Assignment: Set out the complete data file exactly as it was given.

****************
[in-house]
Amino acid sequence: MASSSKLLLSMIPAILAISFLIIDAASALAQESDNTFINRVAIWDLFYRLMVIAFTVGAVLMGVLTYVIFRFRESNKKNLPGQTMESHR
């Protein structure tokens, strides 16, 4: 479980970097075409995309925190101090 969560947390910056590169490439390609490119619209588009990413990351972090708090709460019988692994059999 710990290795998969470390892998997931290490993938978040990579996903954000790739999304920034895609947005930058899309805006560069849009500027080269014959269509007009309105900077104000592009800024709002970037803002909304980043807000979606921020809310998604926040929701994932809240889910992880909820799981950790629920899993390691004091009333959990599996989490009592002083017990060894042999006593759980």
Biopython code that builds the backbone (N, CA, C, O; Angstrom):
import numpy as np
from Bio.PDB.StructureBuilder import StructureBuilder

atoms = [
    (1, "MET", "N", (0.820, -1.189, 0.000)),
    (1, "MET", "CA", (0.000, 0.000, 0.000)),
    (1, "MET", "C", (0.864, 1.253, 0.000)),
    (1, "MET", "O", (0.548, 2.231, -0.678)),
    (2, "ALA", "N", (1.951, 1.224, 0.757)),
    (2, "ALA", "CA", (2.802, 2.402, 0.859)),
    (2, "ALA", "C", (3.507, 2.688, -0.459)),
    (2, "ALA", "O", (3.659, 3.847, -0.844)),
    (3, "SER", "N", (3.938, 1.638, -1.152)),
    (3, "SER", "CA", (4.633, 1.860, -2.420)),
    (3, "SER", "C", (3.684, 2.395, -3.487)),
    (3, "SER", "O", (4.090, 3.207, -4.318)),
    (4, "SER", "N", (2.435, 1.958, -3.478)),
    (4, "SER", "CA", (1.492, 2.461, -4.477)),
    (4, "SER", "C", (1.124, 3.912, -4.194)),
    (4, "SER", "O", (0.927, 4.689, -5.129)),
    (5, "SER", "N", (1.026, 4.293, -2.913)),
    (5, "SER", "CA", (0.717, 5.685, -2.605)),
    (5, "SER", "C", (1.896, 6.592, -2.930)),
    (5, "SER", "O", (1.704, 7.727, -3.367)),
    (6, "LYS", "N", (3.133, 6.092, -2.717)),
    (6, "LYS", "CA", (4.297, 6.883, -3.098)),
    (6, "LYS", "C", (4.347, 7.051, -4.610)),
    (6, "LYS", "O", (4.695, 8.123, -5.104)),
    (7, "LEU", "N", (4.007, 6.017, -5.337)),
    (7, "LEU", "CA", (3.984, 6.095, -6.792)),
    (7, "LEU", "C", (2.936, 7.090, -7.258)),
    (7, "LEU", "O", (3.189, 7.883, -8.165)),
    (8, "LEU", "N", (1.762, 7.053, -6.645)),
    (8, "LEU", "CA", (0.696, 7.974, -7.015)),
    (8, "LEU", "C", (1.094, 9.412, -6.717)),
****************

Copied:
[in-house]
Amino acid sequence: MASSSKLLLSMIPAILAISFLIIDAASALAQESDNTFINRVAIWDLFYRLMVIAFTVGAVLMGVLTYVIFRFRESNKKNLPGQTMESHR
């Protein structure tokens, strides 16, 4: 479980970097075409995309925190101090 969560947390910056590169490439390609490119619209588009990413990351972090708090709460019988692994059999 710990290795998969470390892998997931290490993938978040990579996903954000790739999304920034895609947005930058899309805006560069849009500027080269014959269509007009309105900077104000592009800024709002970037803002909304980043807000979606921020809310998604926040929701994932809240889910992880909820799981950790629920899993390691004091009333959990599996989490009592002083017990060894042999006593759980």
Biopython code that builds the backbone (N, CA, C, O; Angstrom):
import numpy as np
from Bio.PDB.StructureBuilder import StructureBuilder

atoms = [
    (1, "MET", "N", (0.820, -1.189, 0.000)),
    (1, "MET", "CA", (0.000, 0.000, 0.000)),
    (1, "MET", "C", (0.864, 1.253, 0.000)),
    (1, "MET", "O", (0.548, 2.231, -0.678)),
    (2, "ALA", "N", (1.951, 1.224, 0.757)),
    (2, "ALA", "CA", (2.802, 2.402, 0.859)),
    (2, "ALA", "C", (3.507, 2.688, -0.459)),
    (2, "ALA", "O", (3.659, 3.847, -0.844)),
    (3, "SER", "N", (3.938, 1.638, -1.152)),
    (3, "SER", "CA", (4.633, 1.860, -2.420)),
    (3, "SER", "C", (3.684, 2.395, -3.487)),
    (3, "SER", "O", (4.090, 3.207, -4.318)),
    (4, "SER", "N", (2.435, 1.958, -3.478)),
    (4, "SER", "CA", (1.492, 2.461, -4.477)),
    (4, "SER", "C", (1.124, 3.912, -4.194)),
    (4, "SER", "O", (0.927, 4.689, -5.129)),
    (5, "SER", "N", (1.026, 4.293, -2.913)),
    (5, "SER", "CA", (0.717, 5.685, -2.605)),
    (5, "SER", "C", (1.896, 6.592, -2.930)),
    (5, "SER", "O", (1.704, 7.727, -3.367)),
    (6, "LYS", "N", (3.133, 6.092, -2.717)),
    (6, "LYS", "CA", (4.297, 6.883, -3.098)),
    (6, "LYS", "C", (4.347, 7.051, -4.610)),
    (6, "LYS", "O", (4.695, 8.123, -5.104)),
    (7, "LEU", "N", (4.007, 6.017, -5.337)),
    (7, "LEU", "CA", (3.984, 6.095, -6.792)),
    (7, "LEU", "C", (2.936, 7.090, -7.258)),
    (7, "LEU", "O", (3.189, 7.883, -8.165)),
    (8, "LEU", "N", (1.762, 7.053, -6.645)),
    (8, "LEU", "CA", (0.696, 7.974, -7.015)),
    (8, "LEU", "C", (1.094, 9.412, -6.717)),